Researchers at the University of Helsinki found that after multiple hybridisation events between two wood ant species distinct hybrid populations evolved independently towards the same direction, suggesting hybridisation is predictable.
Understanding the consequences of hybridisation, i.e. mating between two different species, giving hybrid offspring, is important because it is a widespread phenomenon in nature. By transferring genetic material between species, it can also help populations adapt to new challenging environments, such as warming climate. One key aspect of hybridisation is predictability, which is also an important research question: if we could redo the same hybridisation event several times, how often would we get similar results?
Populations evolve both quickly and predictably because of natural selection
Researchers at the University of Helsinki took advantage of distinct hybrid wood ant populations identified in Southern Finland to study whether hybridisation was predictable. They found that after multiple hybridisation events between two wood ant species, distinct hybrid populations evolved independently towards the same direction. They are nowadays highly similar to one another in terms of genetic composition, suggesting that the outcome of hybridisation is predictable. Researchers also determined that hybridisation occurred less than 50 ant generations ago, approximately 125 years ago, making it a fairly rapid case of evolution in the wild.
“Since hybridisation is also frequent in many other species than ants, our results could help understand its consequences more generally. On the long term, our work would help better apprehend the impact of hybridisation in the wild and assess whether it could help species cope with changing environments, says Docent Jonna Kulmuni, from the Faculty of Biological and Environmental Sciences, University of Helsinki. She has been leading ant research for 15 years at this point.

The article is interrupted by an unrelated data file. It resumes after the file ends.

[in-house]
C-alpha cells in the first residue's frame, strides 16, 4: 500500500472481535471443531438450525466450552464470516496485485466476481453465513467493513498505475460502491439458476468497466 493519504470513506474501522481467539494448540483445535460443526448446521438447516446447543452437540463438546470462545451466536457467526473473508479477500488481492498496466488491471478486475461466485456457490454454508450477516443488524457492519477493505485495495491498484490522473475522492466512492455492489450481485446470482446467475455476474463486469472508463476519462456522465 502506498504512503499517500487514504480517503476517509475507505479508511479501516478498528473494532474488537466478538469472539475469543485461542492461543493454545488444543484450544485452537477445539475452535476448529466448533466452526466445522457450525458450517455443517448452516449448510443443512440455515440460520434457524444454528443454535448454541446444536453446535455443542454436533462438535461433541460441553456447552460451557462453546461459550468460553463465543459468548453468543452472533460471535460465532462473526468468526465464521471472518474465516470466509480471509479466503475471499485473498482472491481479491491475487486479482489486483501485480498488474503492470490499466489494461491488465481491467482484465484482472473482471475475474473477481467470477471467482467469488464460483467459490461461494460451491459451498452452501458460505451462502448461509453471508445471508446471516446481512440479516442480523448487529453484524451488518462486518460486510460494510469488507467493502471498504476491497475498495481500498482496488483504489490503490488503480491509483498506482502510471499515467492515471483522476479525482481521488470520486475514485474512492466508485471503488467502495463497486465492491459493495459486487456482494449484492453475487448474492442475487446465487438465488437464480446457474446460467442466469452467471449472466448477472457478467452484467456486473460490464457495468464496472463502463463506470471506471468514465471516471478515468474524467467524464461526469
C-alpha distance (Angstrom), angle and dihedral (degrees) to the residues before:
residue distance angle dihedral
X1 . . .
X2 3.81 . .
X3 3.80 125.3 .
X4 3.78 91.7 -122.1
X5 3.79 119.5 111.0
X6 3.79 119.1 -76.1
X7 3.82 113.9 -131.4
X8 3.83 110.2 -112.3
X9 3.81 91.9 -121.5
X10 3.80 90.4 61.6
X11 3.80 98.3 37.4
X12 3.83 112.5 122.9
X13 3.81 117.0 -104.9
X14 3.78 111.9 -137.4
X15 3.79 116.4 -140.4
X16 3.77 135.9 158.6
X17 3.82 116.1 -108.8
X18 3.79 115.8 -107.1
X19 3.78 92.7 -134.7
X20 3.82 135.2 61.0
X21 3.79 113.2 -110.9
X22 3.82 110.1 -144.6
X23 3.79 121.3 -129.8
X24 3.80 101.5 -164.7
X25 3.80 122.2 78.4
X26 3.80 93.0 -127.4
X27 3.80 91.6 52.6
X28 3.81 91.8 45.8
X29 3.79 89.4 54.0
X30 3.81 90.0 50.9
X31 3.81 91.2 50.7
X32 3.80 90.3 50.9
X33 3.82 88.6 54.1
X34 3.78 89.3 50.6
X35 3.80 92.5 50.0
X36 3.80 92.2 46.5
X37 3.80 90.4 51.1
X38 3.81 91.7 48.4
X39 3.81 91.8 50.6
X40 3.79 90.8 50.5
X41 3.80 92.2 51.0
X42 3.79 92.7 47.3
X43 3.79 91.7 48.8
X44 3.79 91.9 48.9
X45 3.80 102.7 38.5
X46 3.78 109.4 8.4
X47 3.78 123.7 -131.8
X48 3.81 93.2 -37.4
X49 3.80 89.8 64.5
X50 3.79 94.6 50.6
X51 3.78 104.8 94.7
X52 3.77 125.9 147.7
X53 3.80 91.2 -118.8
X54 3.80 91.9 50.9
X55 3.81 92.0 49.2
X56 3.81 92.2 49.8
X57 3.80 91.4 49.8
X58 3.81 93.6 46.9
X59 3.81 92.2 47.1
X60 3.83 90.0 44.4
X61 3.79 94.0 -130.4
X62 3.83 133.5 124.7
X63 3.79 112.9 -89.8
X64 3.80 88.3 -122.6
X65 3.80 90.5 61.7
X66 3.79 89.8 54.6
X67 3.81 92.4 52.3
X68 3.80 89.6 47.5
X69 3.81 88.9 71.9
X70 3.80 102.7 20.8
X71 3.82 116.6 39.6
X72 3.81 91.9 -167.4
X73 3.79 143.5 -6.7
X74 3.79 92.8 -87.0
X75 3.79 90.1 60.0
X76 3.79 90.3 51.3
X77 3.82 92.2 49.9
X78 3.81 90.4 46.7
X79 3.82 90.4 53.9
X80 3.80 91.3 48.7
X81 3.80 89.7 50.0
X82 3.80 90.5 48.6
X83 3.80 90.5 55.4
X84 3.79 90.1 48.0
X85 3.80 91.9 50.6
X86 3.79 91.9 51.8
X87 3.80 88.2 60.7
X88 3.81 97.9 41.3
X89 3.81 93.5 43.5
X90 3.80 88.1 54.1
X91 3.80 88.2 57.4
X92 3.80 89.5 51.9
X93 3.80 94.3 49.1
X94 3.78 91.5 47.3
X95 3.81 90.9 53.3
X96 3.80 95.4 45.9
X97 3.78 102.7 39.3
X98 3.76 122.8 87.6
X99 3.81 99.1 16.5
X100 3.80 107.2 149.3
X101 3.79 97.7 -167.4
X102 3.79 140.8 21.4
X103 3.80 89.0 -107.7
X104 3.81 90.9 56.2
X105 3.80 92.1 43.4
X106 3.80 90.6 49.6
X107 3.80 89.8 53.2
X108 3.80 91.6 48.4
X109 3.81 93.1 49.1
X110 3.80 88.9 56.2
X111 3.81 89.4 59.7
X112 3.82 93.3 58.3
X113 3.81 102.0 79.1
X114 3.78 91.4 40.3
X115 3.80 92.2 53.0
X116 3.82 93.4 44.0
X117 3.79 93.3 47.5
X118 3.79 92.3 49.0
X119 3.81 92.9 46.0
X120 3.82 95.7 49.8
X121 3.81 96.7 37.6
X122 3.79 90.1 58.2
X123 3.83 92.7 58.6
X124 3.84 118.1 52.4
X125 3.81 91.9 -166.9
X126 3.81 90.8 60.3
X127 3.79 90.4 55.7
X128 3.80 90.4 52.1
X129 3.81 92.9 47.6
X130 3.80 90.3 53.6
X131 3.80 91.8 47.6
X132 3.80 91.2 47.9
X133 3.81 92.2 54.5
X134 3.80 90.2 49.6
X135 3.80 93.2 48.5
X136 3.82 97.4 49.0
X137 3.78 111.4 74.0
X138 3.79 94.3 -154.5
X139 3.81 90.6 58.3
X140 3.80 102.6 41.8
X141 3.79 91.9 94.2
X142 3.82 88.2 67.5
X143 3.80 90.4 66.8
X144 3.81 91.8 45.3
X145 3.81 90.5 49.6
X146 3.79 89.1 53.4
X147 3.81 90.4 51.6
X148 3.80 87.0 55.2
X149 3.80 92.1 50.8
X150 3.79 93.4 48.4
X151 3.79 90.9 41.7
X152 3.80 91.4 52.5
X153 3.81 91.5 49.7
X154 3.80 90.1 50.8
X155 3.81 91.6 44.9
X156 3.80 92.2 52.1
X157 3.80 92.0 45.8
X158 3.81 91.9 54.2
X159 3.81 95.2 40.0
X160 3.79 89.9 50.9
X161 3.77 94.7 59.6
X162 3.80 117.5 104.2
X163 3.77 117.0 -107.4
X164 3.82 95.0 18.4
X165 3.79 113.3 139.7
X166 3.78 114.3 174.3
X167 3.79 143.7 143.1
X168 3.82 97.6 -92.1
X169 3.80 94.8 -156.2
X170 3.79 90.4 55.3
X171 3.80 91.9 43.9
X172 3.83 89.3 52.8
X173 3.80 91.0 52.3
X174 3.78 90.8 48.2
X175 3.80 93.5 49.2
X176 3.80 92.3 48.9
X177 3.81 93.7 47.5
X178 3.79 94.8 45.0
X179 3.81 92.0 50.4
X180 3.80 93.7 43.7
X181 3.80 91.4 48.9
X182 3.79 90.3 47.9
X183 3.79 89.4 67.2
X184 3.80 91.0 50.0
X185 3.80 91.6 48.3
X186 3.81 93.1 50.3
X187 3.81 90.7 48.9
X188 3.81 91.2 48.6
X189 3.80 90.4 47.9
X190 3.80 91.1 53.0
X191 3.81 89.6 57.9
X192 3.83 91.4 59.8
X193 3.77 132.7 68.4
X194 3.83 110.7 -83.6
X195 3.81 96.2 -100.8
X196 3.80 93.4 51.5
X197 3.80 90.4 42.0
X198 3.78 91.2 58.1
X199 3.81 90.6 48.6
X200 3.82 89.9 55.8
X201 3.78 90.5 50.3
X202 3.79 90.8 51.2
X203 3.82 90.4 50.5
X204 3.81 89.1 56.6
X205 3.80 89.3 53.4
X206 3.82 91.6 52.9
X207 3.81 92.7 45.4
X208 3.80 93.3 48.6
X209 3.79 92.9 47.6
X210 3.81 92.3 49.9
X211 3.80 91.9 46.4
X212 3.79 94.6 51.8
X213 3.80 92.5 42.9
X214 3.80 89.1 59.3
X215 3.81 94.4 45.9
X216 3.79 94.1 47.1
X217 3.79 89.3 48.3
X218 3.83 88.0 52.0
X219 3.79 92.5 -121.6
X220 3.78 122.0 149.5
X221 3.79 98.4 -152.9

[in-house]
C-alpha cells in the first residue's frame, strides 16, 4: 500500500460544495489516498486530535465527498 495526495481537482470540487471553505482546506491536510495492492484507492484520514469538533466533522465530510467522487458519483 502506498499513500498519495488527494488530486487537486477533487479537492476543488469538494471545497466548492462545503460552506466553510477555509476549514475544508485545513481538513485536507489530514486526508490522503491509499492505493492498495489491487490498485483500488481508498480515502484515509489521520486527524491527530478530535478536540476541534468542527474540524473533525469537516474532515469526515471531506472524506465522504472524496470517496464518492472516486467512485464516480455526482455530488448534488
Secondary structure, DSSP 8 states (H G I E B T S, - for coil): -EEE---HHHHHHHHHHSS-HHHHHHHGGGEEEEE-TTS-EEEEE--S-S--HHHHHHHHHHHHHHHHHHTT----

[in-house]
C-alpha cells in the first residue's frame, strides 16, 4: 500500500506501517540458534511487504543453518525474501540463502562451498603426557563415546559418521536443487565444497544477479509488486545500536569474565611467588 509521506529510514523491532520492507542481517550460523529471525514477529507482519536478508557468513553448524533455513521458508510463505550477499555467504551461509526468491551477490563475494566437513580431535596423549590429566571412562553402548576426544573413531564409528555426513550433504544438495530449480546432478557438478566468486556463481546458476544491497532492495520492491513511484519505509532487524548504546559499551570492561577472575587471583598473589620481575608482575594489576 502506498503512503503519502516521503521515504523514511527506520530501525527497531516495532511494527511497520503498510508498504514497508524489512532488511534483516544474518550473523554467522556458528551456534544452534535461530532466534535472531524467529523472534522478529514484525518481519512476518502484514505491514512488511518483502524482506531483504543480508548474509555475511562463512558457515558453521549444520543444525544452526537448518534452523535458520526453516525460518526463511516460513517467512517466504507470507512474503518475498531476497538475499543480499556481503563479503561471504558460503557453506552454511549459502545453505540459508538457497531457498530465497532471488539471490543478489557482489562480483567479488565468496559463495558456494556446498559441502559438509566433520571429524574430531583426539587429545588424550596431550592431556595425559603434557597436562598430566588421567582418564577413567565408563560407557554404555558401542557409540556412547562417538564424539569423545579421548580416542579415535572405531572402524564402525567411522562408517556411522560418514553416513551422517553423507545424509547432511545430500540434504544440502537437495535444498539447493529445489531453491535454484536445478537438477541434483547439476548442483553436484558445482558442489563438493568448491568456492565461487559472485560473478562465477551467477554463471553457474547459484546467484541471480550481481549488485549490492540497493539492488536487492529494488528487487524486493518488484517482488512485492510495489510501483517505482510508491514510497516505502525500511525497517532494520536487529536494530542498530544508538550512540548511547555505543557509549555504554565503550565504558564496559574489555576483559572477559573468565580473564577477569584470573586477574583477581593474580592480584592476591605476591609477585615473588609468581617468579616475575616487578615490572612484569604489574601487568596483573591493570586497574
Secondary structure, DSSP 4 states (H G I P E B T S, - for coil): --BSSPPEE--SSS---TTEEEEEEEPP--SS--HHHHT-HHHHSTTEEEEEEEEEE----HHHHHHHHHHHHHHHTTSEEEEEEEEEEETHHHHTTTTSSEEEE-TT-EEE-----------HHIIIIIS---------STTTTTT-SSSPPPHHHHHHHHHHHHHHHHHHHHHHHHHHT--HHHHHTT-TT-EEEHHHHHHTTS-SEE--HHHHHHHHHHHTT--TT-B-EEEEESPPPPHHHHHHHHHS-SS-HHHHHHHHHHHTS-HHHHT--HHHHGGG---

A small step or giant leap in knowledge?
“A bit of both! Finnish wood ants give the opportunity to observe multiple, very recent hybridisation events, and the amount of predictability we found despite this recency is remarkably high, which is quite novel. In the meantime, our study also confirms previous results obtained in a handful of species, including humans, suggesting the patterns we see in wood ants are quite general,” explains researcher Pierre Nouhaud, from the Faculty of Biological and Environmental Sciences, University of Helsinki.
DNA contains information about the evolutionary history of populations
For this study the research group collected hybrid individuals in Finnish forests in Southern Finland, close to the Tvärminne Zoological Station. DNA accumulates mutations as it is transmitted from parents to offspring, as such it contains information about the evolutionary history of populations. Accessing this history required researchers to reconstruct the first reference genome for red wood ants. Researchers then sequenced and analysed hybrid genomes using supercomputers from the Finnish IT center for science (CSC). Some analyses were carried out in collaboration with scientists from Scotland and Portugal.
Reconstructing past evolutionary histories using computer simulations
“On an evolutionary timescale, we are dealing with recent events, less than 50 ant generations, which had very little time to leave footprints in DNA sequences. This means it can be hard to distinguish between competing hypotheses. In our study we performed computer simulations considering different evolutionary scenarios to take this uncertainty into account and ensure our results are robust,” says Nouhaud.
Next the ant research group will monitor the genetic composition of hybrid populations over multiple years to find evidence for adaptation and test whether hybrids can combine temperature ranges from both species, which might help wood ants deal with warming climate. According to Nouhaud this could be quite important because wood ants are key species of boreal forests: they provide food for many species, contribute to nutrient cycling, hunt many other insects, among other things. Without them, Finnish forests would certainly look quite different!
Materials provided by University of Helsinki. Note: Content may be edited for style and length.